Scanning the Horizon

New Projects Are Pushing Bar Codes to the Bleeding Edge


Better bar codes are finally on the way. Although it has revolutionized how the world does business, bar code technology has changed little since it arrived in 1974. United Airlines’ mobile ticketing platform, UPS’ overnight delivery system, the Mayo Clinic's eCheck-in system, Toyota's Kanban manufacturing process and Walmart's supply chain logistics are just a handful of the many processes, products and procedures that wouldn't be possible without the bar code.

Now, though, project leaders are launching and expanding initiatives aimed at delivering new and niche bar codes at the bleeding edge of today's technology. For example, in October, TruTag Technologies secured US$7.5 million in funding to ratchet up development of bar codes made from nanoporous silica, an edible material that can be placed directly onto products. The innovation could be a boon for anti-counterfeiting efforts in the pharmaceutical, cannabis and food industries.

Such advancements mark the biggest shift for bar code technology since QR codes, developed in the 1990s, allowed for an exponential amount of information to be stored. But the limited scanning range and higher price tag of QR codes mean they haven't eclipsed the demand for traditional bar codes. So teams are focused on adapting conventional bar codes to today's hyperconnected world.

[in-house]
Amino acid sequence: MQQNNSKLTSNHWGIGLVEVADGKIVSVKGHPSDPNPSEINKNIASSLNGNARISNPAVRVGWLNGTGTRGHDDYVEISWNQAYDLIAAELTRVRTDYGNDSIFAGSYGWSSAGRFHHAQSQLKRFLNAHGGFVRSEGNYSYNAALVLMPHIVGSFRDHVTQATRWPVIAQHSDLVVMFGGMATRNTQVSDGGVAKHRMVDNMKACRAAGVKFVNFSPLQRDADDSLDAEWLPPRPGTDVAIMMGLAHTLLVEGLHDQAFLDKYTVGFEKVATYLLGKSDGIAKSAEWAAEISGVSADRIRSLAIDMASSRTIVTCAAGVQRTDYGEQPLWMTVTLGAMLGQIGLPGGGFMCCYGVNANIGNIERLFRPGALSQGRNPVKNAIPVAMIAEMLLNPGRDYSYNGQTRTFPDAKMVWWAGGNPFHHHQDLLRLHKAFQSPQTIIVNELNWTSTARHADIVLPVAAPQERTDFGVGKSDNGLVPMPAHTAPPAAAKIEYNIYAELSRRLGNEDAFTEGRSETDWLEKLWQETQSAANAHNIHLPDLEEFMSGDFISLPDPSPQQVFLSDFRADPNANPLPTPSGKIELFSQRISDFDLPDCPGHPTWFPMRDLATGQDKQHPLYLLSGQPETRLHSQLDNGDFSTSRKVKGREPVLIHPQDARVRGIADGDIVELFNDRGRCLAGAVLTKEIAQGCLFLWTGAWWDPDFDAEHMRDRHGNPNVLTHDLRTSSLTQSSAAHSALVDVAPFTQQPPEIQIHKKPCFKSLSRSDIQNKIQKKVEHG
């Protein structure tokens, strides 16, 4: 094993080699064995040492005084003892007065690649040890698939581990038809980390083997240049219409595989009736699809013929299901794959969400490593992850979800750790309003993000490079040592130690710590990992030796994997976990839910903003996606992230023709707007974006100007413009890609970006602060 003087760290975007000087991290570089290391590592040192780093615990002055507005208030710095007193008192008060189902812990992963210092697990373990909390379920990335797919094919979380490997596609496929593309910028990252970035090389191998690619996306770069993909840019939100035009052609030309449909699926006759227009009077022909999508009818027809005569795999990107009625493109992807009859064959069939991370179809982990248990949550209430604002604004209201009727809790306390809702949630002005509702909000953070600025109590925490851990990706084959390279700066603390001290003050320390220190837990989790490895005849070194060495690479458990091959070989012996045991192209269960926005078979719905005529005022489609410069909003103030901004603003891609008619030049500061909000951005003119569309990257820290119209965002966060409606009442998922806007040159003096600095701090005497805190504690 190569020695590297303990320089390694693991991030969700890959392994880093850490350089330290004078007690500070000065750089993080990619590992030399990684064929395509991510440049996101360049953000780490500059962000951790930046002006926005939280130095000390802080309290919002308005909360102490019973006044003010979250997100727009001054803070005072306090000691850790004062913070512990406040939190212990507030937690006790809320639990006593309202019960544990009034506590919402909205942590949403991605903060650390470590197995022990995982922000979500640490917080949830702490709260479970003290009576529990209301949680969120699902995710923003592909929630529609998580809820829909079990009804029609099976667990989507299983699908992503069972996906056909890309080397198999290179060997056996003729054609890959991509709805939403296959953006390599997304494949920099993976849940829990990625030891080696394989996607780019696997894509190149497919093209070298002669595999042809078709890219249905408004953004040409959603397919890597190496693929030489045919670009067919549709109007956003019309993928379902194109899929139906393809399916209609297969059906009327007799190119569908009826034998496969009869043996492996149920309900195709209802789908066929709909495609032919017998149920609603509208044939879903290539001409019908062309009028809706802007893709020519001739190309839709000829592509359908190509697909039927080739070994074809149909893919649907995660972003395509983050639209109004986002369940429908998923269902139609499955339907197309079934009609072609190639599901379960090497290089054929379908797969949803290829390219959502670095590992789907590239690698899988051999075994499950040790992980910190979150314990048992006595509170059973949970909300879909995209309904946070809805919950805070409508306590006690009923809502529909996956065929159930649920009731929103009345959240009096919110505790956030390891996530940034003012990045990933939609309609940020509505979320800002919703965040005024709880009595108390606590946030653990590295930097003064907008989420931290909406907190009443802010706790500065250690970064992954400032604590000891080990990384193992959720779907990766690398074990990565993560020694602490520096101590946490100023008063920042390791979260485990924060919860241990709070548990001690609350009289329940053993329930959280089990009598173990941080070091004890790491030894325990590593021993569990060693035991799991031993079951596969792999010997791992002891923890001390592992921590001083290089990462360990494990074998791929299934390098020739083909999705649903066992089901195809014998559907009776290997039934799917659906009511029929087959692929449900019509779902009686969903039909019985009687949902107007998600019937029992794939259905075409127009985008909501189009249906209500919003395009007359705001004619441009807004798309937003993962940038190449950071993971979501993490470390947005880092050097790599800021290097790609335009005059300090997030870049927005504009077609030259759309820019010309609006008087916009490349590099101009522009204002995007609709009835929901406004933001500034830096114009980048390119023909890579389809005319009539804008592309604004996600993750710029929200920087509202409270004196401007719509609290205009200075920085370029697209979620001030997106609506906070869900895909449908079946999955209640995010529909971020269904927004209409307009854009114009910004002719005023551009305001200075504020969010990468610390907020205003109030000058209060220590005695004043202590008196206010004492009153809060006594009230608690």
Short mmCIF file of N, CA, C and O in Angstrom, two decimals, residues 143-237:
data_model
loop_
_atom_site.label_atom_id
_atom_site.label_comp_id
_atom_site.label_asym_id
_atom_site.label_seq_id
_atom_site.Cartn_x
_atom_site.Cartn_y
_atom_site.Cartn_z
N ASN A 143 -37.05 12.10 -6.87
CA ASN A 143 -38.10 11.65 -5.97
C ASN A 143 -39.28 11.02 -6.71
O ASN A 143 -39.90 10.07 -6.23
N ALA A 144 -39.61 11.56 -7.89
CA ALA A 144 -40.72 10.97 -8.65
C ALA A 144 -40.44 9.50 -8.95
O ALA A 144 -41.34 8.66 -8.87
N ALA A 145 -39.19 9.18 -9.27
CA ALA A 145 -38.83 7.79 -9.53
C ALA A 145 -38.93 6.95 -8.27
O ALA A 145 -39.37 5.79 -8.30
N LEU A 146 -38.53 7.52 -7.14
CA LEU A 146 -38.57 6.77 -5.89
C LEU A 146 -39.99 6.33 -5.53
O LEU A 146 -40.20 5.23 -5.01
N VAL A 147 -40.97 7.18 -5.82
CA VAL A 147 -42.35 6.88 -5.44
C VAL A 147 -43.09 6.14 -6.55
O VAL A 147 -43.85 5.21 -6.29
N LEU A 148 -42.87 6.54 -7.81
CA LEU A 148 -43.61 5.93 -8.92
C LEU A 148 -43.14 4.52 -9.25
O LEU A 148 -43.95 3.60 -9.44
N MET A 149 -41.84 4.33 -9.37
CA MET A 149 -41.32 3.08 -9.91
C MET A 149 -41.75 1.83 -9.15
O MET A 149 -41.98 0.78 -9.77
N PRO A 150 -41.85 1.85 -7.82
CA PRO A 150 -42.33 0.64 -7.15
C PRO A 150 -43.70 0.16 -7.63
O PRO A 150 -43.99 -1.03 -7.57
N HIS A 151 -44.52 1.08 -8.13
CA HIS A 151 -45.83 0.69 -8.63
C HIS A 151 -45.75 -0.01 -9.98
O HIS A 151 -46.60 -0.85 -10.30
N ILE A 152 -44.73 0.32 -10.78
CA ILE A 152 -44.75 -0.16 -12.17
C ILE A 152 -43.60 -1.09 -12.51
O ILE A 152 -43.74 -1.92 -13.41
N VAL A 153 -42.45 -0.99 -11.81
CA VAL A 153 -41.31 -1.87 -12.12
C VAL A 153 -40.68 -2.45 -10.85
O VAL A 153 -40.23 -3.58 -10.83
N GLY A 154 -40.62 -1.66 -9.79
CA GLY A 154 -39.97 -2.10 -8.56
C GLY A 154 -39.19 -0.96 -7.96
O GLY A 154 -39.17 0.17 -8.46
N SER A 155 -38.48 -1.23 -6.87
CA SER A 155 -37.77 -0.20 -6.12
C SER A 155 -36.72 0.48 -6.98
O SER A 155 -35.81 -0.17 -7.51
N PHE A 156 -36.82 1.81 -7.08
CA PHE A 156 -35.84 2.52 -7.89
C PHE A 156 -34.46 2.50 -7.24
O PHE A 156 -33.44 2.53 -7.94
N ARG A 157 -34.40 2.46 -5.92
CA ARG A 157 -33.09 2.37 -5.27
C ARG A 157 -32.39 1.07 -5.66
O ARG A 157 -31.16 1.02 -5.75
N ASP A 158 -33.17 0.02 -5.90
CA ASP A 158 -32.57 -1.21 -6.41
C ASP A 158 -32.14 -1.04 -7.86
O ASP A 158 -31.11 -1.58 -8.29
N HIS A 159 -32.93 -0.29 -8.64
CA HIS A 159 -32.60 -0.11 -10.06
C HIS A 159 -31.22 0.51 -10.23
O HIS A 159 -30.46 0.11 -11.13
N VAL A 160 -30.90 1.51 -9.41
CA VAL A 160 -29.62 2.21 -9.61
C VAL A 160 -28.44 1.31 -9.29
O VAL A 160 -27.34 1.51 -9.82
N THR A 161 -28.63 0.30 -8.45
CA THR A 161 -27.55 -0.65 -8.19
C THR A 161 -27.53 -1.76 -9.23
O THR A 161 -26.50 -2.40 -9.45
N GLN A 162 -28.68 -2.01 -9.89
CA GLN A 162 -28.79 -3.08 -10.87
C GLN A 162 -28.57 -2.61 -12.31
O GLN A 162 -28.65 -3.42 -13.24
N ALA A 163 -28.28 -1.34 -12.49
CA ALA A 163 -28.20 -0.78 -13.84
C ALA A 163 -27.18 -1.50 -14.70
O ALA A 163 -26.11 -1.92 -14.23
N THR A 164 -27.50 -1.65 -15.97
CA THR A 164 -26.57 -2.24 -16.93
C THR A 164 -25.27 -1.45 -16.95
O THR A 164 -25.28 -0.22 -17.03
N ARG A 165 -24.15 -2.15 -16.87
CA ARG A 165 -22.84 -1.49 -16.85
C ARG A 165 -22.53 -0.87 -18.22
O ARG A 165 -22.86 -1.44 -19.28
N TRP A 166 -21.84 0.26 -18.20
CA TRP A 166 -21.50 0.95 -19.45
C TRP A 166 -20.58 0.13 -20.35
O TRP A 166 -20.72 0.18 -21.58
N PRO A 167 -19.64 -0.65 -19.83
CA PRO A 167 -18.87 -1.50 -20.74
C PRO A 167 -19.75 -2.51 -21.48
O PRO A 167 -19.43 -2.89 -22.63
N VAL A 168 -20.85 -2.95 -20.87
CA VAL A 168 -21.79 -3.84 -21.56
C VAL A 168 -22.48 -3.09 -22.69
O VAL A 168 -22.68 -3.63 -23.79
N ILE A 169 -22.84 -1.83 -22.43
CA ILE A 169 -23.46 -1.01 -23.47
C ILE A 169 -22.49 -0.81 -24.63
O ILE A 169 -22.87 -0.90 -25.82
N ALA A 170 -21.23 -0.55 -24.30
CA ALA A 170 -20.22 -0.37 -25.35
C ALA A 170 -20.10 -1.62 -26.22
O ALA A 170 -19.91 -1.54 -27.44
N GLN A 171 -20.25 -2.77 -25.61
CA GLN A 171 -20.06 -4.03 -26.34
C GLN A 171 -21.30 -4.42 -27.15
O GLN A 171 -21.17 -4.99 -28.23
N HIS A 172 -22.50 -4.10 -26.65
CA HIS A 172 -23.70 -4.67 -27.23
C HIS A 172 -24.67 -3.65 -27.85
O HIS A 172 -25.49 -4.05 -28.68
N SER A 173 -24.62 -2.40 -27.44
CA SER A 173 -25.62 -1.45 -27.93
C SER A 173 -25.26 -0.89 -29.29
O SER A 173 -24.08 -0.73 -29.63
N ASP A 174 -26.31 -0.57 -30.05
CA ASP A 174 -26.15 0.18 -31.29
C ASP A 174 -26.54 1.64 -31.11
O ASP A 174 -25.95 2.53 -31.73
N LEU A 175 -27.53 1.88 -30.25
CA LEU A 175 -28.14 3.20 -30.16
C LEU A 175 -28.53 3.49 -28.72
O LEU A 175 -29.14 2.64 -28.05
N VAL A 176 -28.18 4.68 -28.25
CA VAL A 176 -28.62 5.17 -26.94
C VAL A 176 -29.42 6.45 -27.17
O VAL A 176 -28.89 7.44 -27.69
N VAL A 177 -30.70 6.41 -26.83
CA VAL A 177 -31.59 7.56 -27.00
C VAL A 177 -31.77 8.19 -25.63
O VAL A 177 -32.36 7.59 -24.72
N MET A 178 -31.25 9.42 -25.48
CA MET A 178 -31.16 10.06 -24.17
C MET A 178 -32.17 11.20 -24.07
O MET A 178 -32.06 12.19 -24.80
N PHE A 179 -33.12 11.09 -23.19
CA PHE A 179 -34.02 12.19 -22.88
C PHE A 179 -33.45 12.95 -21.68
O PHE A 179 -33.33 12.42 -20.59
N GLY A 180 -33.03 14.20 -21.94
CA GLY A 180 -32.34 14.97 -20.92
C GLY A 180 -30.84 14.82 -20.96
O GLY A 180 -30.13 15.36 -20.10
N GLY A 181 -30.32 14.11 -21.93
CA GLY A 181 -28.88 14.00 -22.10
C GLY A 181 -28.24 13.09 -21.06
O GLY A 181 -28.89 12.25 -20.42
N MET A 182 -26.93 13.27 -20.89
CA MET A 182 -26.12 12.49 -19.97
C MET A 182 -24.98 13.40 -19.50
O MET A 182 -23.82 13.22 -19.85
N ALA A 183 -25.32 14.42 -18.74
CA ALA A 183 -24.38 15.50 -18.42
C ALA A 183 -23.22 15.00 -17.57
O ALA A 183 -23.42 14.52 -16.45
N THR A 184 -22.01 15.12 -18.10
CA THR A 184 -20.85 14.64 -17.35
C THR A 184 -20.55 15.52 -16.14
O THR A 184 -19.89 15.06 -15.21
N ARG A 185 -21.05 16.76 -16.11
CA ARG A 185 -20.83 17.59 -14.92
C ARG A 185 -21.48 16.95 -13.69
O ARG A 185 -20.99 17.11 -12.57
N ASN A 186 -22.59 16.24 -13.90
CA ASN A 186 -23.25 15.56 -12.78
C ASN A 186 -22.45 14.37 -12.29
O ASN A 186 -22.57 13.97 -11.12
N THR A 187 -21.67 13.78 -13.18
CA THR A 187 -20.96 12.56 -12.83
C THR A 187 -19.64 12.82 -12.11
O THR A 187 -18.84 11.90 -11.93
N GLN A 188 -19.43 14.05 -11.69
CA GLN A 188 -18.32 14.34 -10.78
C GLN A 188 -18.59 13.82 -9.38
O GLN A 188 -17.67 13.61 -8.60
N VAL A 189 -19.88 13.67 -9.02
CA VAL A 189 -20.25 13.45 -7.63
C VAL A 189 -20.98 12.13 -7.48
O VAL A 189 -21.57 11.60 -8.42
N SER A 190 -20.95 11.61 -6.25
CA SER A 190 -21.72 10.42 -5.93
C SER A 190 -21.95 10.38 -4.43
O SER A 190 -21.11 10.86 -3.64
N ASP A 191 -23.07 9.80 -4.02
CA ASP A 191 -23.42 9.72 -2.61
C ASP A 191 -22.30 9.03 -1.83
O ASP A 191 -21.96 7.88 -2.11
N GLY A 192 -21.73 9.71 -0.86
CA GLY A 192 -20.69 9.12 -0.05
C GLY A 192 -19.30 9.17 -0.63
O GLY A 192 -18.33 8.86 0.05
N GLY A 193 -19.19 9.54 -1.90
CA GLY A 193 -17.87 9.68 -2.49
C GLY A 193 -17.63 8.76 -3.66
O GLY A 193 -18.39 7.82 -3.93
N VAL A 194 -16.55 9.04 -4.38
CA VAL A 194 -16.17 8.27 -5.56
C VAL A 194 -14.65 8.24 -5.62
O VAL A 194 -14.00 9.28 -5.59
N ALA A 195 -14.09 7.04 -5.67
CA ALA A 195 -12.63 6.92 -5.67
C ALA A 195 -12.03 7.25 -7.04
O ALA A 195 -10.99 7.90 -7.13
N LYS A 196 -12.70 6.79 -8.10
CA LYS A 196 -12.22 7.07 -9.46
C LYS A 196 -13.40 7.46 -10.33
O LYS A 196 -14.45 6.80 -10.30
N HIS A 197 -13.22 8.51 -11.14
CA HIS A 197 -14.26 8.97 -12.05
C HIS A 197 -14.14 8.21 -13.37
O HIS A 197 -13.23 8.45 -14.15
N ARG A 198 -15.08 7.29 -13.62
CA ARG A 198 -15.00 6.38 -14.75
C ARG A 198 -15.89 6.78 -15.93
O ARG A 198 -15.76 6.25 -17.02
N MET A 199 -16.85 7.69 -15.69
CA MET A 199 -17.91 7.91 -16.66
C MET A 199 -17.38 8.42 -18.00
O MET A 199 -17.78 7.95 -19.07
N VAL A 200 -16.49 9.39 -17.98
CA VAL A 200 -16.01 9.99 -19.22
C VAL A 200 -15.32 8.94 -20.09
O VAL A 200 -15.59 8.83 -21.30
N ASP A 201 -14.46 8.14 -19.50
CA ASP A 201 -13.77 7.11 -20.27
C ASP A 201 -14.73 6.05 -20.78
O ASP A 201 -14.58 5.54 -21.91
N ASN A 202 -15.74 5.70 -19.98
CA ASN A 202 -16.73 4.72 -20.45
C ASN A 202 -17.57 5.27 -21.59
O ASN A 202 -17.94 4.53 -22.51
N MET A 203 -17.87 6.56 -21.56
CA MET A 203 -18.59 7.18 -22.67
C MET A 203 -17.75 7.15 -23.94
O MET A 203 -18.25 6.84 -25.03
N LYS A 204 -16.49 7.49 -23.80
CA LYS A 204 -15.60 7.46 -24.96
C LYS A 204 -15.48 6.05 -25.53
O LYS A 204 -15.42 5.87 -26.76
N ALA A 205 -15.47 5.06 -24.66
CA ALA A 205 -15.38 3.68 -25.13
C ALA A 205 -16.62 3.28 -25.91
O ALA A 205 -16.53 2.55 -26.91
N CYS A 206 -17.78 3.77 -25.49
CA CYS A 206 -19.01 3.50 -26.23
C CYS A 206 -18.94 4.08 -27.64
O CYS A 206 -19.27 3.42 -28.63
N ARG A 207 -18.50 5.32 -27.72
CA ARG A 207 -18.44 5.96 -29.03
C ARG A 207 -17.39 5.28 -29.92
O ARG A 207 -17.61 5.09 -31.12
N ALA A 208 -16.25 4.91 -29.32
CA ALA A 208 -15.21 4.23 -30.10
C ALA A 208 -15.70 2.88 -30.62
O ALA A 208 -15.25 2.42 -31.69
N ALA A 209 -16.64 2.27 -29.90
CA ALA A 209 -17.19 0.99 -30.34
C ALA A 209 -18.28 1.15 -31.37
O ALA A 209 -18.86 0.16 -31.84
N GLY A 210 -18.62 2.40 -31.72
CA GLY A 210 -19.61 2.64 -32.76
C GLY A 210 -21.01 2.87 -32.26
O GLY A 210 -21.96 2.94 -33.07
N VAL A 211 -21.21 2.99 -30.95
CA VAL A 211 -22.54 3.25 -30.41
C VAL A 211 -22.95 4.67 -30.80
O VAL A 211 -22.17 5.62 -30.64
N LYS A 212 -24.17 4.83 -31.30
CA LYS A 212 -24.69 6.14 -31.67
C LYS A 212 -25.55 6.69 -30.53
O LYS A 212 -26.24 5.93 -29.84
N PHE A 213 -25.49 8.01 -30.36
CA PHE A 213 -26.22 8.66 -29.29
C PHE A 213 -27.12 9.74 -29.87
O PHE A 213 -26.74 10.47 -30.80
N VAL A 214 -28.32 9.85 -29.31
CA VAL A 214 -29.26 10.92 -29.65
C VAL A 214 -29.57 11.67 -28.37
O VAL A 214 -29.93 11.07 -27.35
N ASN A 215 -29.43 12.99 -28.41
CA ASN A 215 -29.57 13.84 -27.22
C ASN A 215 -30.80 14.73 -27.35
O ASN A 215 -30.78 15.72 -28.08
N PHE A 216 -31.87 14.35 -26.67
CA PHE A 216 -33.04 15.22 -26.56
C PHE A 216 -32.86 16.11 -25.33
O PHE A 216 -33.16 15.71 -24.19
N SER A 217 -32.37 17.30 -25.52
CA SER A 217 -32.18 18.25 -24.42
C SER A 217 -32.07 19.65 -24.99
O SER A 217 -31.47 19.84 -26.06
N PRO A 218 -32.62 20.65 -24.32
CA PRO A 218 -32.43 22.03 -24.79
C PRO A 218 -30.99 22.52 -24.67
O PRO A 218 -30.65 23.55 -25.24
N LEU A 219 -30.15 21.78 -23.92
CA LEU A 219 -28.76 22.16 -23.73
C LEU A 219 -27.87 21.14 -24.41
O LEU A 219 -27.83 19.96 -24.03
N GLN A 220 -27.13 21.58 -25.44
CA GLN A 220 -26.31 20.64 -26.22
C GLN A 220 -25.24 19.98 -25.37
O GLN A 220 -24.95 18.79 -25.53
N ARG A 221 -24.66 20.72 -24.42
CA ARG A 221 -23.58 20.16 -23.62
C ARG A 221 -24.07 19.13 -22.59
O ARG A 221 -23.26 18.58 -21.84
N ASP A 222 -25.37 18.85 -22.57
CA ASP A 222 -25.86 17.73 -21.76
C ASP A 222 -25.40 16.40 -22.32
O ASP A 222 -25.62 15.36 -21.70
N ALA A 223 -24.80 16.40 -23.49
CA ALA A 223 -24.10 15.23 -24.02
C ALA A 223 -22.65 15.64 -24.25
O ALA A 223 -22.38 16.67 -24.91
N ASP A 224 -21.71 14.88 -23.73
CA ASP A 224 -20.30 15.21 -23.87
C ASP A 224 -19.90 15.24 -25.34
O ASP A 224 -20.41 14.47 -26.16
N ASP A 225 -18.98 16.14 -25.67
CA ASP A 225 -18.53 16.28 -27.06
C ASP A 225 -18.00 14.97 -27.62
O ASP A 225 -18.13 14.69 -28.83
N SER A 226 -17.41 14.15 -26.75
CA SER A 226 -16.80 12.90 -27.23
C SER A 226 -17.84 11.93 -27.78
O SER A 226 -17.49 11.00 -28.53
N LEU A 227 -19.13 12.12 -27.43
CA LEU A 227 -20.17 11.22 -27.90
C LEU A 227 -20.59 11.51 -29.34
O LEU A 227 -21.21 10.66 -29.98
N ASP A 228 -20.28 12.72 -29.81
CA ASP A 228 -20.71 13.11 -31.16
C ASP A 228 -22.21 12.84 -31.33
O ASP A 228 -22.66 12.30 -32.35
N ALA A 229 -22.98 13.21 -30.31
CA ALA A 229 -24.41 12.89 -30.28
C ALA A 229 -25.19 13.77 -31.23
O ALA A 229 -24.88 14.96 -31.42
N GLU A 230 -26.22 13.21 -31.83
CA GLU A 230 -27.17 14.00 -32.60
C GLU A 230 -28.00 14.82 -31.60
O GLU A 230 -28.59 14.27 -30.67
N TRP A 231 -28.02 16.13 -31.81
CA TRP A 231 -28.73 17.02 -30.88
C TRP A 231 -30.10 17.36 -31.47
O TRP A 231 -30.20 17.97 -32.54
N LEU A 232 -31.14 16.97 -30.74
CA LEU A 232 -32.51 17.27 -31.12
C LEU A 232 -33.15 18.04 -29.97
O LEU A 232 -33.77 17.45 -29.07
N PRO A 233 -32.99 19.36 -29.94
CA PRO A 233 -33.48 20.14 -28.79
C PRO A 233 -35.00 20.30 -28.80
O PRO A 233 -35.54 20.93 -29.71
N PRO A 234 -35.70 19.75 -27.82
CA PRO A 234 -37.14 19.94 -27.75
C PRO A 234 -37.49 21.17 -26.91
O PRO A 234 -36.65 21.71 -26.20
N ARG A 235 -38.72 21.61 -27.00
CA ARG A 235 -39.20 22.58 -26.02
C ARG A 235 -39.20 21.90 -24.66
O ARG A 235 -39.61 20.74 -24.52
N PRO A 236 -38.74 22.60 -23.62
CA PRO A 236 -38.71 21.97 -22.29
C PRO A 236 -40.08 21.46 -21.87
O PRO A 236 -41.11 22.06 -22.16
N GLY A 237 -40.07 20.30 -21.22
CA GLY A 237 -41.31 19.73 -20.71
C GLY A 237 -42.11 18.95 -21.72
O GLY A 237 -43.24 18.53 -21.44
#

Scandit's augmented reality retail inventory management scanner


In Atlanta, Georgia, USA, the startup LocatorX has a product development project underway to insert solid-state, miniature atomic clocks (like the technology that powers GPS systems and satellites) into product labels. The new label doesn't only share product information when scanned but also actively tracks a product's location—making it a potential cornerstone of the burgeoning internet of things, says Pat Pickren, CTO, LocatorX.

“As the product goes through manufacturing and distribution, all the way to a retailer, the precise location tracking will be enhanced with the atomic clock,” he says.

An agile approach allows the team to develop, test and iterate quickly—which is vital to first-of-its-kind technology.

“When you're building and delivering technology, you want to fail fast,” he says. “Let's be wildly creative, but let's get feedback in the process, so we can deliver more value to the customer.”


—Pat Pickren, LocatorX, Atlanta, Georgia, USA

Teams at Scandit also adopted agile when developing its mobile bar code scanner that includes an augmented-reality overlay. That feature allows retail users scanning a product to, for instance, quickly check stock levels. Likewise, healthcare staff scanning patient bracelets can instantly see medication instructions.

“When we see demand by multiple clients, or if we have to tweak the core engine a bit for one client, then those benefits flow into the overall product development,” says Benjamin Hempel, an engineer and solution consultant, Scandit, London, England.

The team's spirit of iteration shows no signs of slowing, either. Mr. Hempel says projects could one day allow people to use computer vision technology to scan whole products, rather than bar codes or text. “Technology is advancing fast,” he says. “In a year or two, let's see what's on the market.”—Hal Conick



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